Erten and Ocampo also found a relationship between metal prices and world GDP, suggesting that global output acceleration (growing demand) drives commodity price growth, with metal prices being particularly sensitive to changes in growth.

In support of Prebisch and Singer's work, Erten and Ocampo's research showed that real mean prices at the end of each cycle were lower than the mean price at the end of the previous cycle. This trend was particularly pronounced for metals and agricultural products.

One final piece of research worth looking at is David S. Jacks' 2013 paper for the National Bureau of Economic Research (NBER), which also looked at commodity price supercycles as well as short-term boom and bust cycles, akin to Kitchin cycles first theorized nearly a century earlier.

Jacks' research examined 30 commodity prices between 1850 and 2010, including seven metals (aluminum, copper, lead, nickel, steel, tin and zinc), five minerals (bauxite, iron ore, chromiummanganese, and potash) and two precious metals (gold and silver).

Like others, he found trends supporting the existence of a number of 10- and 35-year price supercycles that were driven by demand brought about by mass industrialization and urbanization. However, Jacks saw these as long-term cycles are comprised of numerous short boom-bust cycles that range in length from one to five years and define price volatility.

Price booms could be associated with real price spikes of 50 to 100 percent above the long-run trend prices, while commodity price busts reflected real prices drops of 30 to 50 percent below the long-run trend.

Jacks suggests that these boom-bust cycles have become longer and larger since 1950 as a result of floating nominal exchange rates.

This look at boom-bust cycles helps to explain short-term commodity price volatility more effectively than discussions of decades-long supercycles.

In order to examine the relationship between commodity cycles and economic growth, Jacks looked at Australia, whose economy is highly dependent upon natural resources. Between 1900 and 2012, 14 commodities made up 43 percent of the country's exports. The statistical analysis from this period shows that price booms, on average, boost Australia's GDP growth by over six percent, while the busts cut GDP growth by over eight percent from the long-term real trend.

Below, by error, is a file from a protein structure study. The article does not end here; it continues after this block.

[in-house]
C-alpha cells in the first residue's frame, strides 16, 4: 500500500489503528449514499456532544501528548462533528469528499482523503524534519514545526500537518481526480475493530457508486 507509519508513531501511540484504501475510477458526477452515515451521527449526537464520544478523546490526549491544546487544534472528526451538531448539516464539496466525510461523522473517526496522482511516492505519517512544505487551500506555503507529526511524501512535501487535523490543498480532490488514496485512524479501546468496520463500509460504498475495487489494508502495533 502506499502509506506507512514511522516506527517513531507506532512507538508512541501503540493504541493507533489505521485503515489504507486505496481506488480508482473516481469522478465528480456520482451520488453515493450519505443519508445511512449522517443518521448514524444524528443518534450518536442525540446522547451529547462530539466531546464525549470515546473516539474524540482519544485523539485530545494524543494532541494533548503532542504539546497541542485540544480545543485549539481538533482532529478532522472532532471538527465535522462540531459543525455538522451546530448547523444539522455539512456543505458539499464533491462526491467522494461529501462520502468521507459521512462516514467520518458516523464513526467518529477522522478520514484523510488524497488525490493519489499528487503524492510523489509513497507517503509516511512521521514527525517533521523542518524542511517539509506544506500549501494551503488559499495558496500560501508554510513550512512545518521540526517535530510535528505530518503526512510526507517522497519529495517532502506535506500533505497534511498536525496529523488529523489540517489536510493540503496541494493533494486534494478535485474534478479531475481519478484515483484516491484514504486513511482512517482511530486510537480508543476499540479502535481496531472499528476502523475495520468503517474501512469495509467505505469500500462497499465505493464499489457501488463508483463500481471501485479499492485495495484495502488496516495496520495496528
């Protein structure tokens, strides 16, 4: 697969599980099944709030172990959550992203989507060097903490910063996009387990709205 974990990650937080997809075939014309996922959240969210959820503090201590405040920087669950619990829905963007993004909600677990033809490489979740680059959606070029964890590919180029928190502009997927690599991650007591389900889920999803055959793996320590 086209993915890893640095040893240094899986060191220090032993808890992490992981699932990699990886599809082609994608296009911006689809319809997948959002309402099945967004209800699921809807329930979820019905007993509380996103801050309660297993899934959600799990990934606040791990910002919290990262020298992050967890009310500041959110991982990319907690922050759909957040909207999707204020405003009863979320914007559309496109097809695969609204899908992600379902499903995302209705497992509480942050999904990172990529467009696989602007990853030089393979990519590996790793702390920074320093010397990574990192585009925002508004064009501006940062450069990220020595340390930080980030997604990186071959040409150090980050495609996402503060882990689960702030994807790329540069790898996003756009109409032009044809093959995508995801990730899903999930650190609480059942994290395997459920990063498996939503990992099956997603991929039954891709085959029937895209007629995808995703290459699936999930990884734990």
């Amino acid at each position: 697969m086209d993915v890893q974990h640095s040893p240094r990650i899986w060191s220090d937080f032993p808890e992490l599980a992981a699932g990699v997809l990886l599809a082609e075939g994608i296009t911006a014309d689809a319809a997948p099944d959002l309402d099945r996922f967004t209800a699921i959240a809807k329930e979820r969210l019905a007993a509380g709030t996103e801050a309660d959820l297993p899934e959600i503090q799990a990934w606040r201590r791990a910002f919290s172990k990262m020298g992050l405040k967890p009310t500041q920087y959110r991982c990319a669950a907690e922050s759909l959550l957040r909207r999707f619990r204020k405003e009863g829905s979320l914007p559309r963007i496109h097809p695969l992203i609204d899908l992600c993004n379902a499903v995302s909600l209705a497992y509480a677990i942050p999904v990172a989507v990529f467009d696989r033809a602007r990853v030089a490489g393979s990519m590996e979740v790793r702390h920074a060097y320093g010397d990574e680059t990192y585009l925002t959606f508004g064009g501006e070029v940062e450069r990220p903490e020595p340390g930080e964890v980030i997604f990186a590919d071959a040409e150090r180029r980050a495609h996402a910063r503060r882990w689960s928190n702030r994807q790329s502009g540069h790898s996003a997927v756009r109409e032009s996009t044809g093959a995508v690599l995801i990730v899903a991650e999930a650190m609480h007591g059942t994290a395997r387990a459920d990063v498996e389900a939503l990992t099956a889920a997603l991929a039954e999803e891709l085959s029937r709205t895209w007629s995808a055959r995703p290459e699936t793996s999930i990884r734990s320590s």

In sum, what we can take from the research is:

  1. There is strong evidence of regular multi-decade cycles of rising and falling commodity prices.
  2. That these commodity price supercycles are primarily demand driven and correspond with global output growth, as well as large-scale industrialization and infrastructure spending.
  3. A new supercycle, driven by China's infrastructure-focused economic growth, began in the mid- to late- 1990s and likely peaked between 2007 and 2013.
  4. Metal prices are particularly reactive to the increase in demand brought about by greater intensity of use, as reflected by the price volatility of copper in the post-2000 period.
  5. Short-term price volatility, characterized by boom-bust cycles, may be increasingly pronounced and longer than in previous eras.

While there may be strong evidence for the existence of commodity price supercycles, predicting how the current cycle will run its course and when the next may begin will forever be a topic of conversation among those in the metals business.

Sources:
Erten, Bilge and José Antonio Ocampo.."Super-cycles of commodity prices since the mid-nineteenth century". DESA Working Paper No. 110. February 2012
URL: http://www.un.org/esa/desa/papers/2012/wp110_2012.pdf
Jacks, David S. "From Boom to Bust: A Typology of Real Commodity Prices in the Long Run". National Bureau of Economic Research Working Paper 18874. March 2013.
Heap. Alan. China - The Engine of a Commodities Super Cycle. Citigroup. March 31, 2005.
http://www.fallstreet.com/Commodities_China_Engine0331.pdf